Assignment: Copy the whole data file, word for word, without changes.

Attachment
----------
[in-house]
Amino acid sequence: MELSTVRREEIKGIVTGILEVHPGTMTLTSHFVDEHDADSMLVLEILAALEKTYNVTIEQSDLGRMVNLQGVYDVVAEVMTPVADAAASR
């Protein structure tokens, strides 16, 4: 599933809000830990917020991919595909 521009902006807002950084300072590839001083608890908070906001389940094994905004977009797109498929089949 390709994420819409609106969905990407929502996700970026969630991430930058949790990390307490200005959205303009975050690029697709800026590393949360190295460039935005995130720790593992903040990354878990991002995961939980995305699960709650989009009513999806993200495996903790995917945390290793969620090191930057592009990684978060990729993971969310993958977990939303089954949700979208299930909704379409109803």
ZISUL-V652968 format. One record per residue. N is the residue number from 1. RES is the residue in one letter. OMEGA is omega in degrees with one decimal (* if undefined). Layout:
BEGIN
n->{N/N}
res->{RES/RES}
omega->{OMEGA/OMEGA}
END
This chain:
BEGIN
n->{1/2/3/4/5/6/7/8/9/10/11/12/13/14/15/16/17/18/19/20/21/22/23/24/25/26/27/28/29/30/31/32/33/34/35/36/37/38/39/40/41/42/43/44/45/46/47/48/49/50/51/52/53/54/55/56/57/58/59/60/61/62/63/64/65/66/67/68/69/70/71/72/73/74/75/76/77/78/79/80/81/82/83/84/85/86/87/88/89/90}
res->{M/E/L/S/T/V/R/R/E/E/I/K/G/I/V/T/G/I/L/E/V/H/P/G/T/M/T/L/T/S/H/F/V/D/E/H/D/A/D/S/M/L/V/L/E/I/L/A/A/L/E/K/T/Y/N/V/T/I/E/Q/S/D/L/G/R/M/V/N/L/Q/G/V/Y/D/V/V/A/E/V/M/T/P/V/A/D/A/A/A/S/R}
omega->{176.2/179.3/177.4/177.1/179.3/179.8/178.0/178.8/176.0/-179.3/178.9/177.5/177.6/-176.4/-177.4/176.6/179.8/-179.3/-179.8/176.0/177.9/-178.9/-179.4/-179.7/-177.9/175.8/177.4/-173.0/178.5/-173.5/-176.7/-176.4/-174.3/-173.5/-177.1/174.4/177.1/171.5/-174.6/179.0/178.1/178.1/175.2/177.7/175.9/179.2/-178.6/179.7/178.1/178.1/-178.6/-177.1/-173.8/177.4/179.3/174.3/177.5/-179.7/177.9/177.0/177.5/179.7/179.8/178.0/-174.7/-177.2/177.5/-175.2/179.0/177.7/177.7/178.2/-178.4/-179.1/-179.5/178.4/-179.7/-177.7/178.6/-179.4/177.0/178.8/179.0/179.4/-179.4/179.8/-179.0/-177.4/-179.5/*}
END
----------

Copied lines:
[in-house]
Amino acid sequence: MELSTVRREEIKGIVTGILEVHPGTMTLTSHFVDEHDADSMLVLEILAALEKTYNVTIEQSDLGRMVNLQGVYDVVAEVMTPVADAAASR
């Protein structure tokens, strides 16, 4: 599933809000830990917020991919595909 521009902006807002950084300072590839001083608890908070906001389940094994905004977009797109498929089949 390709994420819409609106969905990407929502996700970026969630991430930058949790990390307490200005959205303009975050690029697709800026590393949360190295460039935005995130720790593992903040990354878990991002995961939980995305699960709650989009009513999806993200495996903790995917945390290793969620090191930057592009990684978060990729993971969310993958977990939303089954949700979208299930909704379409109803």
ZISUL-V652968 format. One record per residue. N is the residue number from 1. RES is the residue in one letter. OMEGA is omega in degrees with one decimal (* if undefined). Layout:
BEGIN
n->{N/N}
res->{RES/RES}
omega->{OMEGA/OMEGA}
END
This chain:
BEGIN
n->{1/2/3/4/5/6/7/8/9/10/11/12/13/14/15/16/17/18/19/20/21/22/23/24/25/26/27/28/29/30/31/32/33/34/35/36/37/38/39/40/41/42/43/44/45/46/47/48/49/50/51/52/53/54/55/56/57/58/59/60/61/62/63/64/65/66/67/68/69/70/71/72/73/74/75/76/77/78/79/80/81/82/83/84/85/86/87/88/89/90}
res->{M/E/L/S/T/V/R/R/E/E/I/K/G/I/V/T/G/I/L/E/V/H/P/G/T/M/T/L/T/S/H/F/V/D/E/H/D/A/D/S/M/L/V/L/E/I/L/A/A/L/E/K/T/Y/N/V/T/I/E/Q/S/D/L/G/R/M/V/N/L/Q/G/V/Y/D/V/V/A/E/V/M/T/P/V/A/D/A/A/A/S/R}
omega->{176.2/179.3/177.4/177.1/179.3/179.8/178.0/178.8/176.0/-179.3/178.9/177.5/177.6/-176.4/-177.4/176.6/179.8/-179.3/-179.8/176.0/177.9/-178.9/-179.4/-179.7/-177.9/175.8/177.4/-173.0/178.5/-173.5/-176.7/-176.4/-174.3/-173.5/-177.1/174.4/177.1/171.5/-174.6/179.0/178.1/178.1/175.2/177.7/175.9/179.2/-178.6/179.7/178.1/178.1/-178.6/-177.1/-173.8/177.4/179.3/174.3/177.5/-179.7/177.9/177.0/177.5/179.7/179.8/178.0/-174.7/-177.2/177.5/-175.2/179.0/177.7/177.7/178.2/-178.4/-179.1/-179.5/178.4/-179.7/-177.7/178.6/-179.4/177.0/178.8/179.0/179.4/-179.4/179.8/-179.0/-177.4/-179.5/*}
END